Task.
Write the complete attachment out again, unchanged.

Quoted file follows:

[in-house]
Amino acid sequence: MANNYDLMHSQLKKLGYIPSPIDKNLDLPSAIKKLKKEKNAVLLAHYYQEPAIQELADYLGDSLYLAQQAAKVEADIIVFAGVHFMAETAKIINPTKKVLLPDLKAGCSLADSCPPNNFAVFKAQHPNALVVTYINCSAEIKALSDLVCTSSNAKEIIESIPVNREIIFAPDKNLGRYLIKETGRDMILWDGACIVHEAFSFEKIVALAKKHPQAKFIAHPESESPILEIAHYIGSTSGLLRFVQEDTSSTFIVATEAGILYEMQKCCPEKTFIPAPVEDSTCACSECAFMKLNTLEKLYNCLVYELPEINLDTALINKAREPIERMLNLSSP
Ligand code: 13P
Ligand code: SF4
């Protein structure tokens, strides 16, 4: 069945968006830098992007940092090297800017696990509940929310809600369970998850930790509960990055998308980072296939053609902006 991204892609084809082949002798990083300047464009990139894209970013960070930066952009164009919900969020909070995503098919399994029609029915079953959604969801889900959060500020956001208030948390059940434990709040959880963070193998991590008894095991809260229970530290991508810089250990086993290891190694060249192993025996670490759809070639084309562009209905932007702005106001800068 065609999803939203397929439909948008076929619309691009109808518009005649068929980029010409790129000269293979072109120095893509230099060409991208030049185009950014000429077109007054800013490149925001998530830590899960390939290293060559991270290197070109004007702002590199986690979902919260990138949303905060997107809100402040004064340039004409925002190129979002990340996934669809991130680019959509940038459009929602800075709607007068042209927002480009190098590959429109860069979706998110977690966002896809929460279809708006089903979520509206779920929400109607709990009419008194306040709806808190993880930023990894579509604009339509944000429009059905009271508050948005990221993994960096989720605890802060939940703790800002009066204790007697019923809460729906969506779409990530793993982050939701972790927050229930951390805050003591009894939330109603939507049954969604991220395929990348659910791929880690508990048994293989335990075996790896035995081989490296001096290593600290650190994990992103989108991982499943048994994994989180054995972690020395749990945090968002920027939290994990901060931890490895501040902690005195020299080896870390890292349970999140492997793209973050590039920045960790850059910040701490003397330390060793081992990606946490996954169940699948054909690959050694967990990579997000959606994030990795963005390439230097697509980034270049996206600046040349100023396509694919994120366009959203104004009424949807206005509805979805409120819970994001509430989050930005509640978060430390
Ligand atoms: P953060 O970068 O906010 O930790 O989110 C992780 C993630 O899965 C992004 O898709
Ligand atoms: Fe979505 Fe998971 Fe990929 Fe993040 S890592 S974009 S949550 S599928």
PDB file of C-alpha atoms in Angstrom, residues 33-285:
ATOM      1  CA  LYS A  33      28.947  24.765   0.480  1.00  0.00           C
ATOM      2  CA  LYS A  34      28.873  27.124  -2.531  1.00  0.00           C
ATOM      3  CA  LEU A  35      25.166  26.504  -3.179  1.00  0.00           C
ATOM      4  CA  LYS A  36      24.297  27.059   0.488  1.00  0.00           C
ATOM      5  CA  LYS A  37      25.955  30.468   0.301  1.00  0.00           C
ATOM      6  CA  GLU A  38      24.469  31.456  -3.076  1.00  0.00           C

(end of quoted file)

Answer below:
[in-house]
Amino acid sequence: MANNYDLMHSQLKKLGYIPSPIDKNLDLPSAIKKLKKEKNAVLLAHYYQEPAIQELADYLGDSLYLAQQAAKVEADIIVFAGVHFMAETAKIINPTKKVLLPDLKAGCSLADSCPPNNFAVFKAQHPNALVVTYINCSAEIKALSDLVCTSSNAKEIIESIPVNREIIFAPDKNLGRYLIKETGRDMILWDGACIVHEAFSFEKIVALAKKHPQAKFIAHPESESPILEIAHYIGSTSGLLRFVQEDTSSTFIVATEAGILYEMQKCCPEKTFIPAPVEDSTCACSECAFMKLNTLEKLYNCLVYELPEINLDTALINKAREPIERMLNLSSP
Ligand code: 13P
Ligand code: SF4
């Protein structure tokens, strides 16, 4: 069945968006830098992007940092090297800017696990509940929310809600369970998850930790509960990055998308980072296939053609902006 991204892609084809082949002798990083300047464009990139894209970013960070930066952009164009919900969020909070995503098919399994029609029915079953959604969801889900959060500020956001208030948390059940434990709040959880963070193998991590008894095991809260229970530290991508810089250990086993290891190694060249192993025996670490759809070639084309562009209905932007702005106001800068 065609999803939203397929439909948008076929619309691009109808518009005649068929980029010409790129000269293979072109120095893509230099060409991208030049185009950014000429077109007054800013490149925001998530830590899960390939290293060559991270290197070109004007702002590199986690979902919260990138949303905060997107809100402040004064340039004409925002190129979002990340996934669809991130680019959509940038459009929602800075709607007068042209927002480009190098590959429109860069979706998110977690966002896809929460279809708006089903979520509206779920929400109607709990009419008194306040709806808190993880930023990894579509604009339509944000429009059905009271508050948005990221993994960096989720605890802060939940703790800002009066204790007697019923809460729906969506779409990530793993982050939701972790927050229930951390805050003591009894939330109603939507049954969604991220395929990348659910791929880690508990048994293989335990075996790896035995081989490296001096290593600290650190994990992103989108991982499943048994994994989180054995972690020395749990945090968002920027939290994990901060931890490895501040902690005195020299080896870390890292349970999140492997793209973050590039920045960790850059910040701490003397330390060793081992990606946490996954169940699948054909690959050694967990990579997000959606994030990795963005390439230097697509980034270049996206600046040349100023396509694919994120366009959203104004009424949807206005509805979805409120819970994001509430989050930005509640978060430390
Ligand atoms: P953060 O970068 O906010 O930790 O989110 C992780 C993630 O899965 C992004 O898709
Ligand atoms: Fe979505 Fe998971 Fe990929 Fe993040 S890592 S974009 S949550 S599928």
PDB file of C-alpha atoms in Angstrom, residues 33-285:
ATOM      1  CA  LYS A  33      28.947  24.765   0.480  1.00  0.00           C
ATOM      2  CA  LYS A  34      28.873  27.124  -2.531  1.00  0.00           C
ATOM      3  CA  LEU A  35      25.166  26.504  -3.179  1.00  0.00           C
ATOM      4  CA  LYS A  36      24.297  27.059   0.488  1.00  0.00           C
ATOM      5  CA  LYS A  37      25.955  30.468   0.301  1.00  0.00           C
ATOM      6  CA  GLU A  38      24.469  31.456  -3.076  1.00  0.00           C